The essence of ABA is its structure, and its intensity, designed to maximize learning gains and close the developmental gap in a short period of time, along with its constant reliance on evaluating outcomes and revising interventions to achieve the best results. But this can be done in a fun, motivating and engaging manner, respecting the child’s preferences when possible, and using natural language and natural environments. We have posted a second clip which illustrates how you can be natural and fun, while still maintaining the integrity and discipline of systematic teaching.

If your idea of ABA is what you saw in the first clip, please remember, ABA has evolved over the past 30 years. -JM

Tuesday, December 16, 2008

Couldn't Sleep Last Night

The Airtalk (KPCC 89.3 FM) panel on Autism Treatment hosted by Larry Mantle was recorded last night and I had a hard time sleeping afterward. Larry was a very gracious host and certainly knowledgeable about the subject. He seemed quite interested in letting the audience know about ABA and how it works and how it is different from other treatments.

I must say it was upsetting to hear some of the information being presented by panelists. It was unfortunate that the first speaker who discussed ABA presented it in such a narrow way (e.g., done primarily at a table, not involving parents, working on limited skills, etc.). As I said, it is unfortunate that rigid and poor quality ABA does exist but good ABA can be both systematic and implemented in a natural and child-friendly way.

I was even more disturbed regarding the panelists’ continual discounting of solid research and the promoting of interventions that have limited to no data and in some cases has even been shown to be ineffective or harmful. For example, there is only one study on Floor Time. This study is riddled with fatal methodological flaws (e.g., published in Dr. Greenspan’s own journal, no experimental design--simply case reviews, no independent evaluations--the reviews were conducted by his own graduate student, no identification of the outcome criteria, etc.). The discussion regarding Gluten/Casein free diets could have sent parents on the wrong track. There is actually no research showing that children with Autism have a higher rate of gastro-intestinal problems. The only quasi research study shows actually that the rate of this problem is actually less than the general population. Additionally, the only experimental study conducted shows that the diet was no more effective than a placebo. Furthermore, there is a total lack of understanding that perhaps those children that do have such problems perhaps it is a result of their very unusual eating patterns. In other words the G.I. difficulties might be the result of autism rather than the cause of it.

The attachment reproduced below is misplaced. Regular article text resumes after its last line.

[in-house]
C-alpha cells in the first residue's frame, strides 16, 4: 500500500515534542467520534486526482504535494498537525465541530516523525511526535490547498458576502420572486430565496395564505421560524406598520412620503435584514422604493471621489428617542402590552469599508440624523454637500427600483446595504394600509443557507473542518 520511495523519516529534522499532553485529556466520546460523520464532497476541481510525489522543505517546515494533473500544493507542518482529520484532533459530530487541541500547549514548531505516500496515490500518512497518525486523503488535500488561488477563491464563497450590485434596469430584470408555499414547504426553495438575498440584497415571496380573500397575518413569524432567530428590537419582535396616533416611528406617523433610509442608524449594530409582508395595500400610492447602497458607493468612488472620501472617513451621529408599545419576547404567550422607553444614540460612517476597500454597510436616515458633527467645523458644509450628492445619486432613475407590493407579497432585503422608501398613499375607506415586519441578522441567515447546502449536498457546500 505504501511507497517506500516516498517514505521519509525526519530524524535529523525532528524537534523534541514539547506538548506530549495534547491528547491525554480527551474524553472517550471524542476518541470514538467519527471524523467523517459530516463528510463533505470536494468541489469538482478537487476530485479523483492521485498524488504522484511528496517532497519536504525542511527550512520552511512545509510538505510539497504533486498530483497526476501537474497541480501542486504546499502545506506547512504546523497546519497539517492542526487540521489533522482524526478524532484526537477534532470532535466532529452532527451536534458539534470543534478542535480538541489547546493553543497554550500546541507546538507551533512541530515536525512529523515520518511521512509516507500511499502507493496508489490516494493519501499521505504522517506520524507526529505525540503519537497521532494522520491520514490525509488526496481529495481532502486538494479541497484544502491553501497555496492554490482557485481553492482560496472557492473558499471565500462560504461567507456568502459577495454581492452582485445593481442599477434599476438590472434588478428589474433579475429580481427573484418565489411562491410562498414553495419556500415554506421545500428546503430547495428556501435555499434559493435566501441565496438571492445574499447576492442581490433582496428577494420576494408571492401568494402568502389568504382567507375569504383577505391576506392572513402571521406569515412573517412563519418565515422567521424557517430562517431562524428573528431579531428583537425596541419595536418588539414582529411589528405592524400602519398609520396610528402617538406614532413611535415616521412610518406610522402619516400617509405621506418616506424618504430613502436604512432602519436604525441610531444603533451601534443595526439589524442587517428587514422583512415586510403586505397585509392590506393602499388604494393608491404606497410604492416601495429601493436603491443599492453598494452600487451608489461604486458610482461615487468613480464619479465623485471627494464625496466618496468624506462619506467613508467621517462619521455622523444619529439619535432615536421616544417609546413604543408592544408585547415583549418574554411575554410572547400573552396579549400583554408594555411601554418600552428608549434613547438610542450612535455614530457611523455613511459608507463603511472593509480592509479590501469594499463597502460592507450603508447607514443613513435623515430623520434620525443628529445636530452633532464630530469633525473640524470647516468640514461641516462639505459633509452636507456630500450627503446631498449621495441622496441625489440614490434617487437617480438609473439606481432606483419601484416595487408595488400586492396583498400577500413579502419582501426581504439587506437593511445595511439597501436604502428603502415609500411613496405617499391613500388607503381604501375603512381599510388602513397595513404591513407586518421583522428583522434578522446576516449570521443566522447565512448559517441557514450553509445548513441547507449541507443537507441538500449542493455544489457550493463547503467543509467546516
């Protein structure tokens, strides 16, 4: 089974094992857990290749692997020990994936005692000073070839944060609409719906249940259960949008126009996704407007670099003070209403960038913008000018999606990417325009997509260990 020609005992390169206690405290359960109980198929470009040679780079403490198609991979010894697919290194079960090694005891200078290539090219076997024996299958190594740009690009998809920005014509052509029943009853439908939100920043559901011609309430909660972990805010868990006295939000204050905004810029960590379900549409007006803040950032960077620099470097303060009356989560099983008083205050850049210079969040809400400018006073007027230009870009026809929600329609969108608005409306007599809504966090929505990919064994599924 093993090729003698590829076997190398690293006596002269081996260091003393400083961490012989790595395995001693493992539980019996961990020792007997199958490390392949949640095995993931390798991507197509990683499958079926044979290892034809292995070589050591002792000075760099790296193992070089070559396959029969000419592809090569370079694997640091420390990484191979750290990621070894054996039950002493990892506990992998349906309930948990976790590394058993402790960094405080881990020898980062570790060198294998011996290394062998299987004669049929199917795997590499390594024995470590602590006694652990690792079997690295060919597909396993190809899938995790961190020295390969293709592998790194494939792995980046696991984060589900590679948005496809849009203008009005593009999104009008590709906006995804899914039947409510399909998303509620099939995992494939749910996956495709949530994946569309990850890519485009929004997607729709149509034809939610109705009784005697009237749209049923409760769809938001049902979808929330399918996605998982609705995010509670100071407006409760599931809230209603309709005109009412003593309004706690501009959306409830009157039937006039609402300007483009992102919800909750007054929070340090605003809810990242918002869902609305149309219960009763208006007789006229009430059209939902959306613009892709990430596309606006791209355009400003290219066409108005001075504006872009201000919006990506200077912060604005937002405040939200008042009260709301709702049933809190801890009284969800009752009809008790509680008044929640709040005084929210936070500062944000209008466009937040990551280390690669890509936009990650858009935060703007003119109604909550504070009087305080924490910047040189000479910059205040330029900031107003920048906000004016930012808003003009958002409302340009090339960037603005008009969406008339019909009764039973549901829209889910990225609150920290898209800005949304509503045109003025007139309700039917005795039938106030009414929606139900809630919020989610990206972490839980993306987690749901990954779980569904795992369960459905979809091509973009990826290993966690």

A pediatrician on the panel asserted that one does not need to rely on research because one can be guided by one’s personal clinical experience. I find this an extremely dangerous position. As I commented, this is why parents have all too often subjected their children to an array of intervention, some benign and some dangerous, but almost all wasting the precious time children have. Some of these interventions (e.g., music and dance therapy) may not be “dangerous” but they can take away time from the intervention that is effective. Others are even more problematic (e.g., Sensory Integration) because they undermine the effectiveness of proven intervention.

I fear parents who listened will be swayed by the charisma and passion of the panel members, will not recognize the misinformation, and ultimately their children will suffer. The bottom line is that children can make amazing progress as long as they receive the correct intervention. We are gratified that yearly we can graduate children from our program because they have become indistinguishable from their peers and most importantly are fully on the road to enjoying a high quality of life!

All that being said, we think people should listen to the podcast from the show which aired on Dec. 18, but we urge listeners to carefully and critically evaluate what is being said. Interventions can be appealing but lack substance and without being scientifically minded it is easy to be fooled into thinking that something makes a difference, when it is mostly an illusion. You can find the podcast (Real Player format) at KPCC’s website, but it is divided into three parts and the first hour has about 20 mins. on a different topic. We converted the podcast into a single MP3 file which contains only the Autism discussion. Both downloads are available at: